Canberra Region Wine Harvest Festival 2013

17 Apr

It’s another gorgeous April day in Canberra, and we’re on the road heading north to Murrumbateman for the Canberra Region Wine Harvest Festival. I haven’t told long suffering (chauffeur) Boyfriend yet that I think we can fit in five wineries in four hours, but that’s the goal.

Part of the strategy – okay, the whole strategy – is to start with the furthest winery and work back towards Canberra. The festival map tells me the furthest winery is Yarrh Wines, and so we lock it in (and it’s not actually that far).

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We arrive to some simply stunning grounds, live music and a great building with significant wood panelling trim.

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Part of the vast outdoor area - live music in the corner, and doors to the kitchen and wine tasting thrown open

Part of the vast outdoor area – live music in the corner, and doors to the kitchen and wine tasting thrown open

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It’s busy – and it could be because they’re serving food. We enjoy the wine tasting – particulalrly the 2011 pinot noir and the 2011 late harvest sauvignon blanc.

The beautiful long bar is made from jarrah and ash

The beautiful long bar is made from jarrah and ash

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The way they’re running the food is impeccable. ‘Tickets’ are bought at the bar, and then we take the tickets to the kitchen with our order. There’s just a few mains available but they’re appetising (chicken, lamb or mushroom stuffed vine leaves), and for $25 a serve they come with a glass of wine our our choice. Boyfriend orders the chicken and I something off the mains menu (labne served with rose for $10), and they’ve served straight away.

Labne with delicious rose

Labne with delicious rose (nice big glass!)

Chicken

Chicken

The lunch is delicious, although I’m concerned that we’re already behind our strict schedule. But, we’re not done yet. The festival map has mentioned Yarrh wines has grape stomping and, well, I want to get my.. feet dirty?

They’ve set up a half barrel further into the winery, and the instructions are pretty simple: take off our shoes, wash our feet (!), hop into the barrel and start stomping.

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Boyfriend's turn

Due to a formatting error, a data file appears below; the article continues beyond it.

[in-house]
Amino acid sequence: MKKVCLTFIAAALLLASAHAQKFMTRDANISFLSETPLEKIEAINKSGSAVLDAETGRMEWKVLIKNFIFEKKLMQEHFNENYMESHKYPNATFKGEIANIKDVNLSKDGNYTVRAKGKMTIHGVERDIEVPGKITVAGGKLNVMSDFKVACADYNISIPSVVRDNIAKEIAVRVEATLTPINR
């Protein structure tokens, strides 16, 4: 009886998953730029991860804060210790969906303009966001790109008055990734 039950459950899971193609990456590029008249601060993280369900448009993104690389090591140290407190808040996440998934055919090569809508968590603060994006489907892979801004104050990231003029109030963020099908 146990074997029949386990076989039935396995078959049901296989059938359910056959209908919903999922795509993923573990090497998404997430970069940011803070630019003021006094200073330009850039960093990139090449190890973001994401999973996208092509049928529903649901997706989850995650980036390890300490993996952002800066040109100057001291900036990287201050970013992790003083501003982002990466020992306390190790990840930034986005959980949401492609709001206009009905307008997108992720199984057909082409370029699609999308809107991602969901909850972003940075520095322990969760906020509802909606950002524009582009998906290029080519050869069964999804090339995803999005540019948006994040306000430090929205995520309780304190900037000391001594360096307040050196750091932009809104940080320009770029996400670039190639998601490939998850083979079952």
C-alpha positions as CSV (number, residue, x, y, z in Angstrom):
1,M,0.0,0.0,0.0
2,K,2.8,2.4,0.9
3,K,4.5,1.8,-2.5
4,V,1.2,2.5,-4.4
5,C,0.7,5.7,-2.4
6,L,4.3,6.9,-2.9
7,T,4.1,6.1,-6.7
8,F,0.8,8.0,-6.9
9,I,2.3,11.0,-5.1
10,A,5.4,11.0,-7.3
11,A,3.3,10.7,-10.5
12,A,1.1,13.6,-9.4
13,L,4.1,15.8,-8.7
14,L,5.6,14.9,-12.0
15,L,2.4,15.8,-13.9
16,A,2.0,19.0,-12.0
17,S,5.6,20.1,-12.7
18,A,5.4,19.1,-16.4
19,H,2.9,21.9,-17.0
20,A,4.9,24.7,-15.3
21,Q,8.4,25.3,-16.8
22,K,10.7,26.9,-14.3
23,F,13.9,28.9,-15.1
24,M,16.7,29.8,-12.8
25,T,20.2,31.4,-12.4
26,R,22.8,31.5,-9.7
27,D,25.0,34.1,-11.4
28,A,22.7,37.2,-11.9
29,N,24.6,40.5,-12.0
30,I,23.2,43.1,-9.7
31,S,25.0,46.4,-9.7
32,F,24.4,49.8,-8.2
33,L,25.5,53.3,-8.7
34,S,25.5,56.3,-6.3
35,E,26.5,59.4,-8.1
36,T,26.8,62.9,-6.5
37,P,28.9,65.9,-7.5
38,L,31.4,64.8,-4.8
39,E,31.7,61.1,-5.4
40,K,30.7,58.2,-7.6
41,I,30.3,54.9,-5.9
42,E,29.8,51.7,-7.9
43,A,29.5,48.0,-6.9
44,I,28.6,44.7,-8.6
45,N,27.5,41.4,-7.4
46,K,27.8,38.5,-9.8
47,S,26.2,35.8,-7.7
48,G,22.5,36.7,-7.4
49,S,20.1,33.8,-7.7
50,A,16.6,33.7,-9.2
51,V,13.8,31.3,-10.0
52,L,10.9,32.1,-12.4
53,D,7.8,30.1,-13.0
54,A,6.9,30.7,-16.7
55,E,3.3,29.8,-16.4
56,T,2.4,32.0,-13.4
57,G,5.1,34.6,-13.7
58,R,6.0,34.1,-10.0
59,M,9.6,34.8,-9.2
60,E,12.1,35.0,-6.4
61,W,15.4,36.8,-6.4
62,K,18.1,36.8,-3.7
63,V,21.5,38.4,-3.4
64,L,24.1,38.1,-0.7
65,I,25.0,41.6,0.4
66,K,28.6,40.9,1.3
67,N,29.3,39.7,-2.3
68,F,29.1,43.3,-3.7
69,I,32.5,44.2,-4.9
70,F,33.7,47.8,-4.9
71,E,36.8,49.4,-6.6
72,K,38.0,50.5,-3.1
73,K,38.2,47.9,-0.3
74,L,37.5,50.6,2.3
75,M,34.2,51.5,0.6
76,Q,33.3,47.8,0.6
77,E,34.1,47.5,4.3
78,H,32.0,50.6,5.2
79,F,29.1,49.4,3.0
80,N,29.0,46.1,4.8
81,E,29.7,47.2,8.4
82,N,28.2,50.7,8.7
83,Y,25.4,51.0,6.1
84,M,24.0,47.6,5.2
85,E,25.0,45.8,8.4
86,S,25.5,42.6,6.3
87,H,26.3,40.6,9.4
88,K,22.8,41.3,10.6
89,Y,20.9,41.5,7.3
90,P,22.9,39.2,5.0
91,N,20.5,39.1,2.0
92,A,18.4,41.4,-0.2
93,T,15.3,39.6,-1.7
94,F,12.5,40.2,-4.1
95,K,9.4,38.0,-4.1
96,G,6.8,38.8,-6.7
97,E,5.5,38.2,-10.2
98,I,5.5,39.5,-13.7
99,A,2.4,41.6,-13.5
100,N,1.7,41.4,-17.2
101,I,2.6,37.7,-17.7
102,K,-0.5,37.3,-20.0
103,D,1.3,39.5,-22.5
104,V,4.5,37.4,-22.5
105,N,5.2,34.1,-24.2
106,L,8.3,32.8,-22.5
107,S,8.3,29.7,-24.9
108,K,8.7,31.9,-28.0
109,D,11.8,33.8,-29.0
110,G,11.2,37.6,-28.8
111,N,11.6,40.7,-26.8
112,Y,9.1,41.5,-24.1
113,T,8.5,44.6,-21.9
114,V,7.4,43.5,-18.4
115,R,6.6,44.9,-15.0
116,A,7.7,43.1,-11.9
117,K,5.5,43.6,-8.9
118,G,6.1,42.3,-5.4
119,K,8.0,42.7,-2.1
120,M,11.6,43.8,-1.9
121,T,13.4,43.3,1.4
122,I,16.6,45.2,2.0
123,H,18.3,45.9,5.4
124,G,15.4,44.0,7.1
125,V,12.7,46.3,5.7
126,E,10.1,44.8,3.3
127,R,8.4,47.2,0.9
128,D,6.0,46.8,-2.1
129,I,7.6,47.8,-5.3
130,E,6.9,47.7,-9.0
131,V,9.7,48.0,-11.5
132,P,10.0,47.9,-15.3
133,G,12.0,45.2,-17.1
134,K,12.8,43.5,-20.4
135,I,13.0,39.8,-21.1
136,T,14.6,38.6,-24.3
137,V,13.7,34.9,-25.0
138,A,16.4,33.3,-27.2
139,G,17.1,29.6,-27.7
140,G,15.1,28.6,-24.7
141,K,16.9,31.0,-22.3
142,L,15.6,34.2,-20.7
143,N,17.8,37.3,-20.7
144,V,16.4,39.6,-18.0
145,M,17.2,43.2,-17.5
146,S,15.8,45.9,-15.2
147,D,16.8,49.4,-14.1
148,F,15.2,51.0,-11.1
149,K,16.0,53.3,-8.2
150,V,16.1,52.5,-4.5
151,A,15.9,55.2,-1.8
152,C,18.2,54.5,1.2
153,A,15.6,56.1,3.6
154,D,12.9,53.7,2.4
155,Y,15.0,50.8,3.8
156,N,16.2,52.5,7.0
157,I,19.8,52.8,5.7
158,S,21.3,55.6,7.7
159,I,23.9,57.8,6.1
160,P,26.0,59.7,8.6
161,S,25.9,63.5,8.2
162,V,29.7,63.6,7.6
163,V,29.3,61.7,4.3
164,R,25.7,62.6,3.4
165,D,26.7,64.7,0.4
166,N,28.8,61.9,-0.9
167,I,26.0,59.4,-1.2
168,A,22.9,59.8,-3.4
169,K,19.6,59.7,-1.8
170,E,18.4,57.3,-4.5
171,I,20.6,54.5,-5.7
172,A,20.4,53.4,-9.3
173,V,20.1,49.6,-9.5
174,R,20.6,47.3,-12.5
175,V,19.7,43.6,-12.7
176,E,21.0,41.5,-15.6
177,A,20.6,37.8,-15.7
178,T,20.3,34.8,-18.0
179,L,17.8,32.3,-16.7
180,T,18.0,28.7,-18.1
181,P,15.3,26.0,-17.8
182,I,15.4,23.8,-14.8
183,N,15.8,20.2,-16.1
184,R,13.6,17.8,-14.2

Boyfriend’s turn

Boyfriend did a good job stomping his grapes, so I get a few more bunches

Boyfriend did a good job stomping his grapes, so I get a few more bunches

If I look like I'm having fun, it's because I am :)

If I look like I’m having fun, it’s because I am 🙂

Stomping grapes is surprisingly effective. By the time I hop in, there’s a lot of liquid, and it doesn’t take much for the grapes to be sufficiently stomped.

Unfortunately we have to head off! Our next stop is the famous Helm Wines, just down the road from Yarrh. Ken and Judith Helm started the winery in the 1970s, and two walls inside the old school house (Toual Public School) cellar door are lined with photos of Helm Wines in various fabulous locations around the world. We could spend a long time looking at them!

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Helm is known for its riesling, and varieties of it. We love the 2011 classic dry riesling, but it’s also a wine which is a little closer in our price range. Helm rarely does dessert wines, but in 2012 it produced a gorgeous botrytis. Ken’s a lovely host, sharing interesting facts about anything and everything, and plenty of German. Again, it’s hard to leave!

Ken Helm in the Toual School House cellar door at Helm Wines

Ken Helm in the Toual School House cellar door at Helm Wines

Next stop is Four Winds Vineyard. I’m really excited about this, because it’s their very first day open as a cellar door. Four Winds have been a mainstay at the Capital Regions Farmers Market (and I often purchase their well-priced riesling), and it’s a great opportunity to go out and see something which seems to have been in the making for a long time.

Four Winds is on the road past another popular winery, Clonakilla. We’re not really paying attention and manage to drive a little bit too far, but quickly work out where the winery is. It doesn’t disappoint.